Jeju Volcanic Island and Lava Tubes

This article is about a World Heritage Site
From Simple English Wikipedia, the free encyclopedia
One of the caves on Jeju Volcanic Island.
This article is about the World Heritage Site. For the island itself, see Jeju Island.

Jeju Volcanic Island and lava tubes are located off the coast of South Korea. They are in Jeju Province. Jeju has Mount Halla, a shield volcano located over a volcanic hotspot with many parasitic volcanoes, called oreums, around it. According to UNESCO, the Geomunoreum lava caves are "the finest lava tube system of caves anywhere." UNESCO named Jeju Volcanic Island a Biosphere Reserve in 2002, a UNESCO World Heritage Site in 2007, and a Global Geopark in 2010.[1] It is the only island in the world with three UNESCO designations.[2]

Jeju Volcanic Island started to form 1.8 million years ago when the volcano was still active.[3]

According to UNESCO, the three important things that make Jeju Volcanic Island and lava caves a World Heritage site are the Geomonoreum lava cages, Seongsang Ilchulbong, and Hallasan.

Seongsan Ilchulbong rising out of the ocean.

The Geomunoreum lava caves are covered in many-colored carbonate deposits on the roof and floor. They formed about 300,000 years ago when magma from the Geomonoreum parasitic volcano cooled.[3]

The Seongsan Ilchulbong tuff cone rises straight out of the ocean. It formed between 50,000 and 120,000 years ago from underwater volcanic activity. It is 180 meters tall. Because it is surrounded by cliffs and sharp rocks, many people think it looks like a fortress.[3]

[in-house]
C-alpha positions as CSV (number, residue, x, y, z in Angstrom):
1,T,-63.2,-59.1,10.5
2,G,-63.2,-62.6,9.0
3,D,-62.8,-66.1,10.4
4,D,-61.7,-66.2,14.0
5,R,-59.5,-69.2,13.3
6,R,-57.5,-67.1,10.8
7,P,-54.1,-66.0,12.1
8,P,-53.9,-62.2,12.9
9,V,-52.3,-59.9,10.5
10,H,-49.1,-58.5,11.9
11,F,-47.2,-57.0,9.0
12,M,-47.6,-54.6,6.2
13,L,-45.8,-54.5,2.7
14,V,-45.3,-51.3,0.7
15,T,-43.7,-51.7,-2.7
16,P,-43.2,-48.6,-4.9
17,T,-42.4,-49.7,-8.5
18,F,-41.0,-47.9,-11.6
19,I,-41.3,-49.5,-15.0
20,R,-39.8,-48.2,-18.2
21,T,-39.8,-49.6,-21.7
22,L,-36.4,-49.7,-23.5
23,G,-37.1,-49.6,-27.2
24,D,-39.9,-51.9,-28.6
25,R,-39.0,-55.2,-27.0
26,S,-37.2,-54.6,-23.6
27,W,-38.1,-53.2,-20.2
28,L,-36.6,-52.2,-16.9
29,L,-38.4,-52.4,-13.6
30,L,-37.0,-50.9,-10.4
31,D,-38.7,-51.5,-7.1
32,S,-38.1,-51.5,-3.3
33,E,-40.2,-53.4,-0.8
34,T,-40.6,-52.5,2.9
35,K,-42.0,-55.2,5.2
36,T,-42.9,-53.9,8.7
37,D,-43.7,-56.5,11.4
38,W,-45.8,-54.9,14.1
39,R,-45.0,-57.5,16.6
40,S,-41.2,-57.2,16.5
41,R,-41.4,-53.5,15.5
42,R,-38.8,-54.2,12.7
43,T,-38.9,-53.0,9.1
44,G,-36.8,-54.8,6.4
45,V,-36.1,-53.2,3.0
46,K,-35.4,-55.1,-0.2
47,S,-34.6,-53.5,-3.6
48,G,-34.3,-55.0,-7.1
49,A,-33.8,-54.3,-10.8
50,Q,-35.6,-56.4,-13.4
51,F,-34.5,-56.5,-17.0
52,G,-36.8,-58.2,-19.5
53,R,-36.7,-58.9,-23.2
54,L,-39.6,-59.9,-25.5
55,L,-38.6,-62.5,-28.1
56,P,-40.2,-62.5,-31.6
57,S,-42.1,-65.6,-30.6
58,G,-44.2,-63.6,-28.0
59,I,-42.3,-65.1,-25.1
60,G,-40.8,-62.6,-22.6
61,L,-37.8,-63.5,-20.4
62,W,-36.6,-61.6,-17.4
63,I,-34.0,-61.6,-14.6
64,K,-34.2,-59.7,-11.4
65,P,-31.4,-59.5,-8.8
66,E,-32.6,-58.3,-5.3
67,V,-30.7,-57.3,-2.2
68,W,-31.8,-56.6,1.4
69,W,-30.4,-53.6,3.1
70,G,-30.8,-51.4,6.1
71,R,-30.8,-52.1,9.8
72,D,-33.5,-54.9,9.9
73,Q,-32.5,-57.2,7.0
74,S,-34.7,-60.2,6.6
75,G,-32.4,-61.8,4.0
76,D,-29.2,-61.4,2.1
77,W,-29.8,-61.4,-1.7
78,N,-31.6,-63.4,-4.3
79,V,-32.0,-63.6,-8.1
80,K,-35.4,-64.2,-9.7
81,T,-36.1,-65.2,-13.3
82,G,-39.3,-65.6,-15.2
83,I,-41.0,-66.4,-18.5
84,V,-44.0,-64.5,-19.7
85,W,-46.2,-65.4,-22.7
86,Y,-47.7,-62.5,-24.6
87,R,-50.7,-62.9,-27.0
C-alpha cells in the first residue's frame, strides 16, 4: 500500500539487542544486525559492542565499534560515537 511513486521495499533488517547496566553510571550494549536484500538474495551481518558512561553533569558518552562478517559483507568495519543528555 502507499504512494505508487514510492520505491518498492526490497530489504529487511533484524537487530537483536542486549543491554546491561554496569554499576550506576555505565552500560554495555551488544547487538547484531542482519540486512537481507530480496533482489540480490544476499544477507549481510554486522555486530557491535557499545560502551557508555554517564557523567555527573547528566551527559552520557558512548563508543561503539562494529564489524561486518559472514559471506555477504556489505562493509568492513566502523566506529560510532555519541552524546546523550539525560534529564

Hallasan, or Mount Halla, also called Yeongjusan Mountain, is Korea's tallest mountain, 1950 meters.[4] It has not been an active volcano for 1000 years.[3] It has many rock formations, a crater lake full of islands, and many cliffs and waterfalls.[1] Over 1800 types of plants live on the mountain and 4000 types of animals, including 3300 species of insects.[5]

Other parts of Jeju Volcanic Island are considered important by the government of South Korea but not UNESCO. For example, Bijarim Forest, which is on Mount Halla, is Natural Monument No. 374.[2]

Hallasan (Mount Halla) is on Jeju Volcanic Island. It is the tallest mountain in Korea.

Jeju Volcanic Island is a popular tourist destination in South Korea, with 14.4 million visitors in 2019 alone. Environmentalists say they make 20,000 tons of garbage each year. Environmentalists and scientists have said that the government has cut down too much of Jeju's forests to make roads, buildings, resorts and golf courses for visitors. In 2020, environmentalists protested plans to build a second airport on the island. Among other problems, this airport would need a road through Bijarim Forest. This is a forest of nutmeg trees, some of them 800 years old. It is the only place in the world where nutmeg trees grow so closely together.[2]

In 2008, Jeju Volcanic Island and Hawai'i Volcanoes National Park became sister parks.[6]

References[change | change source]

  1. 1.0 1.1 "Jeju Volcanic Island and Lava Tubes". UNESCO. Retrieved August 17, 2020.
  2. 2.0 2.1 2.2 Bae Eun-joo (August 14, 2020). "Jeju is suffering". Korea Times. Retrieved August 17, 2020.
  3. 3.0 3.1 3.2 3.3 "Jeju Island, Korea's First UNESCO World Natural Heritage Site". KBS World Radio. 2016. Retrieved August 17, 2020.
  4. Violet Kim (July 12, 2017). "7 gorgeous mountain hikes in South Korea". CNN. Retrieved August 17, 2020.
  5. "Hallasan National Park - Jeju-do National Geopark (한라산 (제주도 국가지질공원))". Visit Korea. Retrieved August 17, 2020.
  6. "Jeju Volcanic Island and Lava Tubes Sister Park Arrangement". National Park Service. June 2, 2017. Retrieved August 17, 2020.